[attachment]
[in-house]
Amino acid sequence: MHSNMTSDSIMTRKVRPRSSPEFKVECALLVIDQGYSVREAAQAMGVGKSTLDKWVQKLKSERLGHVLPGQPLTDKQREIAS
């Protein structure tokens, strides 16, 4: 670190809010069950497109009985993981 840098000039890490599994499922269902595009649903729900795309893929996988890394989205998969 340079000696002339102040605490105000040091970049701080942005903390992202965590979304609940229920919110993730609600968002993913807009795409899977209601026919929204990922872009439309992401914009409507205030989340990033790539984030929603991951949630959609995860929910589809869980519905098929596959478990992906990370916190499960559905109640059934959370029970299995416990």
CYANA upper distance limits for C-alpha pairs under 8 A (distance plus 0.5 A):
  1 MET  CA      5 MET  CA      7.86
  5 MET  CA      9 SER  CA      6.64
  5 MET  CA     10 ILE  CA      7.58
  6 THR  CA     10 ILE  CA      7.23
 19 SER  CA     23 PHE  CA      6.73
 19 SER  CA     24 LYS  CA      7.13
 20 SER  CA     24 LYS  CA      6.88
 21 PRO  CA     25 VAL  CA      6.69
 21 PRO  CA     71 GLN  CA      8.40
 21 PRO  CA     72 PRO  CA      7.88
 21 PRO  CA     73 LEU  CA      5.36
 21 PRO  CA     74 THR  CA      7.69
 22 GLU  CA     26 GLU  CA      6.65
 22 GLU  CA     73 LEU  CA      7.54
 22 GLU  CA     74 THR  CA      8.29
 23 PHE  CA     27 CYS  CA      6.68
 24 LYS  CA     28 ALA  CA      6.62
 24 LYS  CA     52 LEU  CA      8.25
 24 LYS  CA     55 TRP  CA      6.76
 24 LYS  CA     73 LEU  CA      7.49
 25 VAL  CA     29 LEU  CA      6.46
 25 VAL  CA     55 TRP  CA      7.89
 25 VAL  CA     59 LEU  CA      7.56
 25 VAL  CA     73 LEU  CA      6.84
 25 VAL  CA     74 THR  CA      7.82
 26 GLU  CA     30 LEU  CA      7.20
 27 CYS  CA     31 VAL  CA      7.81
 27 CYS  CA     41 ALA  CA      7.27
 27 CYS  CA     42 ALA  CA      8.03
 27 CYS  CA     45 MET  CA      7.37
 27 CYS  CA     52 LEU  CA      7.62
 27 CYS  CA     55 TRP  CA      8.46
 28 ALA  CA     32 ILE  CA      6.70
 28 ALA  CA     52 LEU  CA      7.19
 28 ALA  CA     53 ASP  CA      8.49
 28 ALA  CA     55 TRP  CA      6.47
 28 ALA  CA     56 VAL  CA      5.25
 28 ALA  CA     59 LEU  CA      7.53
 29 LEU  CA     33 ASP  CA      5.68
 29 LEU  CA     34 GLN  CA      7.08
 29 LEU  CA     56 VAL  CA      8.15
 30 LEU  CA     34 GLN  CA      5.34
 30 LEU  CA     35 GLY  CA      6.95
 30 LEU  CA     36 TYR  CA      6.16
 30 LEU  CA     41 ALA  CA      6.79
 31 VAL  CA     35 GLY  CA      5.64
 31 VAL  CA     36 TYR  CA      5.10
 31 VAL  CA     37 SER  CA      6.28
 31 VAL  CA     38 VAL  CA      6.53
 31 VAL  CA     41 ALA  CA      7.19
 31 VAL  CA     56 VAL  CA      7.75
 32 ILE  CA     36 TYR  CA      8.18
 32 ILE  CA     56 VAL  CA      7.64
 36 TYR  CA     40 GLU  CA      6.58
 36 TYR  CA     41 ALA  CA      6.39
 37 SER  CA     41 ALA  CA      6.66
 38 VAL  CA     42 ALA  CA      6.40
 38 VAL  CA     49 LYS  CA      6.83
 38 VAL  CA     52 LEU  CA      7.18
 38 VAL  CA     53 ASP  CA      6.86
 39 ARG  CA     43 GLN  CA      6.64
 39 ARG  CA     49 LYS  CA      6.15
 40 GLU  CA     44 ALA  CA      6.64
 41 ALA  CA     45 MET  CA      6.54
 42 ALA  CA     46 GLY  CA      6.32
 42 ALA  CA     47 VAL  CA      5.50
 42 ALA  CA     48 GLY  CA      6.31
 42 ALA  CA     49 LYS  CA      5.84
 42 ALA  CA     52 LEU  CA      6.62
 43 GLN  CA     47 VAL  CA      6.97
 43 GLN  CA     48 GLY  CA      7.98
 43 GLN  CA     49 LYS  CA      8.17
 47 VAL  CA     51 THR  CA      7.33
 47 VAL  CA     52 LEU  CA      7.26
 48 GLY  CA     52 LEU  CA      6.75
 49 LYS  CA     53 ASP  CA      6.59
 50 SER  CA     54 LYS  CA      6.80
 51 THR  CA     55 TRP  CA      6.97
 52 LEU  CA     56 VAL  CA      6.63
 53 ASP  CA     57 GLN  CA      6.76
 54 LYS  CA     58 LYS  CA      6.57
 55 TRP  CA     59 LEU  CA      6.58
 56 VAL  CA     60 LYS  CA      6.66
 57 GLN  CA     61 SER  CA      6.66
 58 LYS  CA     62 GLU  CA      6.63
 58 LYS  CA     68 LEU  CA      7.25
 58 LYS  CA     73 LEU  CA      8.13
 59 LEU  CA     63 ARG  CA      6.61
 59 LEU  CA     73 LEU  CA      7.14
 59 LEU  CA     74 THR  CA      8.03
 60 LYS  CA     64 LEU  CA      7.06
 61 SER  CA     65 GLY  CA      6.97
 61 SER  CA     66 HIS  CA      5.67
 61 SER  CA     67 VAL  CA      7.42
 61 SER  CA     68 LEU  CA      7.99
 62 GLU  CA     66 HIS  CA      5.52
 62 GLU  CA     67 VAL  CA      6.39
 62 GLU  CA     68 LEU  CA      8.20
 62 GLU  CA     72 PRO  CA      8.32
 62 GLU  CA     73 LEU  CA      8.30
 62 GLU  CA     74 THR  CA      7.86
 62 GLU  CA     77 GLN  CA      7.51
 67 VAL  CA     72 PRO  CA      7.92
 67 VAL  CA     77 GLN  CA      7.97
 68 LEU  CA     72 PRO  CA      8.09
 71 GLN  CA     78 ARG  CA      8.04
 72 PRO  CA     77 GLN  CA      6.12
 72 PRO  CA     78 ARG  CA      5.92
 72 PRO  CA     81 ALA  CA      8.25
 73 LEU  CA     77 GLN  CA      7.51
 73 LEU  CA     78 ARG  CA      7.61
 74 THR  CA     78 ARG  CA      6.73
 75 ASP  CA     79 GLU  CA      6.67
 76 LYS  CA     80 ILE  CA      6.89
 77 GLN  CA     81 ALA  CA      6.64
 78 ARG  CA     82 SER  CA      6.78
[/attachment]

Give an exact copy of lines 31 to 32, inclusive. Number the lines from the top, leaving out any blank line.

 27 CYS  CA     31 VAL  CA      7.81
 27 CYS  CA     41 ALA  CA      7.27